If you’re using Auto Layout instead of stack and grid views to lay out your view, Auto Layout also automatically reverses things to account for the UI direction. If you have horizontal constraints, you’ll see that they automatically connect things to the leading and trailing edges, and as we’ve seen, "leading" and “trailing” have different meanings depending on the UI direction. You can set Auto Layout constraints to absolute left and right directions, though, if you need to. You do this by clicking on the direction for one side of the constraint and turning off “Respect language direction” in the menu that pops up. That’ll change the direction of both ends of the constraint from “leading” and “trailing” to “left” and “right.” There are a lot of different ways to set up Auto Layout constraints in code. Here is one of them. Pretty much however you do it, the thing to remember is is to use "leading" and “trailing” instead of “left” and “right,” except in the comparatively rare situations where you really want the same layout orientation regardless of the UI language’s writing direction. Okay, that was a lot to take in, so let's take a breath. The main takeaway is that we do most of the work of handling right to left languages for you and that when you need to override it, there are ways to do that. Let's take one more look at our terminology slide. Remember that "left" and "right" are always left and right and that the other terms reverse their meanings depending on the overall UI direction.
Before we wrap up, let’s take a look at one more important issue, and that’s how to display numbers. It’s not strictly a right to left issue, but for many developers, Arabic is the first language they’ll localize for that uses different digit characters than the ones used in English. Here’s what those digits look like. There are lots of different naming conventions for the digits, but I'll call the ones used with most European languages “Latin” digits and the ones used with Arabic “Arabic-Indic” digits. There are other languages that have their own digits. These are the Devanagari digits used with Hindi; Hindi is the other common language that uses different digits. One important thing to keep in mind is that neither Arabic nor Hindi always uses their native digits. For Arabic, it depends on the country, with some, such as Saudi Arabia, using native digits and others, such as the United Arab Emirates, using Latin digits. Individual users can also choose their preferred digits. For Hindi, we use Latin digits by default, but users can elect to use native digits instead.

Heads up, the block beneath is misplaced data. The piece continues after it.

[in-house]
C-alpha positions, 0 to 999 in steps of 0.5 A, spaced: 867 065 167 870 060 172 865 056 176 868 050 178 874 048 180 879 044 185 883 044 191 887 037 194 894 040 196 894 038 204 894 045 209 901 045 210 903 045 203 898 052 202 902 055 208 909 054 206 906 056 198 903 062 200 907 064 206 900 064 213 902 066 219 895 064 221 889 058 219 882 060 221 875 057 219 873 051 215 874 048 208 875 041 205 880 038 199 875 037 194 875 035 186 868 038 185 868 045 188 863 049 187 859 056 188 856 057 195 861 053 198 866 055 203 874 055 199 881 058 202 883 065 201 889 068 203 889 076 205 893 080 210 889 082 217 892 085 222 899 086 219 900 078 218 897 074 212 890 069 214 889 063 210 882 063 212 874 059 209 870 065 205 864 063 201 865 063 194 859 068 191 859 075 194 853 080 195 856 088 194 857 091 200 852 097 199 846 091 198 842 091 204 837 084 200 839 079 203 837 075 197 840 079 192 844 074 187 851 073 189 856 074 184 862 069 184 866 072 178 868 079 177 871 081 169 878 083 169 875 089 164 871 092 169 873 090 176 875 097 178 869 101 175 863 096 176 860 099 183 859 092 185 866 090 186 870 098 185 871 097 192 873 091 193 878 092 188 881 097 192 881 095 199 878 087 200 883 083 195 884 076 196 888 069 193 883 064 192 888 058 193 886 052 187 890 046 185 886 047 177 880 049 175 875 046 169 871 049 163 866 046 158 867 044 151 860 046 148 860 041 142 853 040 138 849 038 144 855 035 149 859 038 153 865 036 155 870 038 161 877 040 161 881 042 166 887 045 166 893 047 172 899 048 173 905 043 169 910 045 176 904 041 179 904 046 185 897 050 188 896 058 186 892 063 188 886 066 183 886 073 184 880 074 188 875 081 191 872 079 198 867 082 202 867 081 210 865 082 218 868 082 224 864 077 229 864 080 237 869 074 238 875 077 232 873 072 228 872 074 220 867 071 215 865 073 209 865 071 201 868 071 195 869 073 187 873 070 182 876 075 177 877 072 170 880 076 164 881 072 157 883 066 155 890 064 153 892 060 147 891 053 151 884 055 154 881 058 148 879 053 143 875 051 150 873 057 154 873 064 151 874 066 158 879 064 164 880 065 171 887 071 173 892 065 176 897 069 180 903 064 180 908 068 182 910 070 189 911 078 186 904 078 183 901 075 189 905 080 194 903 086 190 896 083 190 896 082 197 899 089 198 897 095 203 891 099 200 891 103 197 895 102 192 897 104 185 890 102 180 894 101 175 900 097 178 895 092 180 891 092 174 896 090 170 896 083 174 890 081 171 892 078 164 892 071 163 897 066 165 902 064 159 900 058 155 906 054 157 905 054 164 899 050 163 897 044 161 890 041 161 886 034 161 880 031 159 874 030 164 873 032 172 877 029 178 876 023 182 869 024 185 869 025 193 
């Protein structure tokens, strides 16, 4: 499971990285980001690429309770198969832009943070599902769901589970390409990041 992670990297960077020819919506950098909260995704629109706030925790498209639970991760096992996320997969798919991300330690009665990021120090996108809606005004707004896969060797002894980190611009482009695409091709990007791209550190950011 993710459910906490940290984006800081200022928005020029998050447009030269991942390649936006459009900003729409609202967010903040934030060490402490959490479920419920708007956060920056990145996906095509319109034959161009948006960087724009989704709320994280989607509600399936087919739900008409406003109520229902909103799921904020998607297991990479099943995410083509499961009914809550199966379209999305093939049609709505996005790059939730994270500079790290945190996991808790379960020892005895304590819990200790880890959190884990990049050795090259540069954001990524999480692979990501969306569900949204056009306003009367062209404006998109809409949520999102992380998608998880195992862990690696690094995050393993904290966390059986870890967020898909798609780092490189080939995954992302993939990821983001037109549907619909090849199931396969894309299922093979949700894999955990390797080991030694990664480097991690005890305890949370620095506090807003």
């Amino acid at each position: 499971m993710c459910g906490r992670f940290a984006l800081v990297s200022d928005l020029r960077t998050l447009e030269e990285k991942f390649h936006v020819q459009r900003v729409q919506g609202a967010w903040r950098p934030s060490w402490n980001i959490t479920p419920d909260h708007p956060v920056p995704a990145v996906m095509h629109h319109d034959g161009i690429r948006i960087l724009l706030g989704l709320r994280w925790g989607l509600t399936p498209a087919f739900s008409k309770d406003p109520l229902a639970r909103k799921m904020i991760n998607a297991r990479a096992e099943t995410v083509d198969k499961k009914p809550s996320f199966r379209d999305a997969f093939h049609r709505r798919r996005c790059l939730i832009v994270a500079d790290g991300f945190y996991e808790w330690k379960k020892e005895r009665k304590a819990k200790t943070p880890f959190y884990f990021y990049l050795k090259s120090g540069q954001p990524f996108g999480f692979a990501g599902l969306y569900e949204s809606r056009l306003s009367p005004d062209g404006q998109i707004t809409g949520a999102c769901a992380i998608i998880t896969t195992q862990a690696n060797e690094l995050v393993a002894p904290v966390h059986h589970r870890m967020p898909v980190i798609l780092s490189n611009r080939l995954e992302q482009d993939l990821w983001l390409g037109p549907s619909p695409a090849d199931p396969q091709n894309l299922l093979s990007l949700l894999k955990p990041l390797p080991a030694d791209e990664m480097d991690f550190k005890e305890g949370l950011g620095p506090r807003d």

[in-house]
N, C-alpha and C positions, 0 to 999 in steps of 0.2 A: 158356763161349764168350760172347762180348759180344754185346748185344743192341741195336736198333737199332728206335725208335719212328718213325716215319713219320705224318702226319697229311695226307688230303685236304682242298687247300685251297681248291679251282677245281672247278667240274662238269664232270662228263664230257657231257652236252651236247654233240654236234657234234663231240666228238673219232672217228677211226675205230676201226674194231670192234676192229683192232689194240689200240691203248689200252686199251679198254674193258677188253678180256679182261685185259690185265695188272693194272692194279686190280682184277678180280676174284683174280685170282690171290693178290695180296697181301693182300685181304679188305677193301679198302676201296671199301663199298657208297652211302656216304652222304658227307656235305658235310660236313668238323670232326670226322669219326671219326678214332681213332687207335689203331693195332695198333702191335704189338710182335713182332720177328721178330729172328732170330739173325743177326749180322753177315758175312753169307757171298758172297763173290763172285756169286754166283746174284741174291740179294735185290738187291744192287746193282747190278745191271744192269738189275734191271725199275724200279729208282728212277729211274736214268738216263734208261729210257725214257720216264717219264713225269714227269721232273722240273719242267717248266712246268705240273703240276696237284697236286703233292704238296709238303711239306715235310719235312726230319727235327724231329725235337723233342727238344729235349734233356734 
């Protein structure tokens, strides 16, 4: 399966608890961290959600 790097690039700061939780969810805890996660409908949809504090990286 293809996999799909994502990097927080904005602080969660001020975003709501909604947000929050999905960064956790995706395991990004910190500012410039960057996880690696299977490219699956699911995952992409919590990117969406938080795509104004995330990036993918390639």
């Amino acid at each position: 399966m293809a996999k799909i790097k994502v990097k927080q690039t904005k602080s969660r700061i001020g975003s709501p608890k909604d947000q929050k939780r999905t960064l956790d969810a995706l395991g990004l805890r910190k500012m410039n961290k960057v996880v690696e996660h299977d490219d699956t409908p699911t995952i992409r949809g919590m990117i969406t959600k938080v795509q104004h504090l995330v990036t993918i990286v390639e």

You already know that constructing UI strings like this is a bad idea. The string is hard-coded and can’t be translated, the message doesn’t change to handle plurals, and so forth. But another reason this isn’t good is that the value of “peopleInChat” will always get rendered with Latin digits. You probably also already know that the solution to that is to use the “localized” init method on String, which will look up the actual string in your application’s bundle and handle plurals properly if you have a stringsdict file. The great news is that it also handles numbers correctly. The value of the “peopleInChat” interpolation here will be rendered with the correct localized digits for the user’s locale and preferences. This also works right with text views in SwiftUI. The text views initializer will also render any string interpolations with properly localized digits. Always use String(localized:) when constructing user-visible strings. Many of the other APIs on String that can format numbers, including +stringWithFormat: and the String init function that takes a number, always use Latin digits. One wrinkle to be aware of is static strings that contain numerals, such as this one. What’s the big deal? You send it off to the translators, they translate it, and you get this. This is correct in a lot of places, but in Saudi Arabia and some other countries, you want to see this . The text is the same except for the character used for the 3. You could, of course, have separate localizations for the Arabic-speaking locales that use Arabic-Indic digits and the ones that use Latin digits, but nobody does that, and it’d be wasteful. Worse, in both Arabic and Hindi, the user can choose the digits they want to use, so you’d be having to choose a localization based on the user’s preferences, not just on their locale. The solution is to still just have one Arabic or Hindi localization, but to substitute the number in at run time, even though you know the value at compile time. In Swift, you can just use a string interpolation to do this.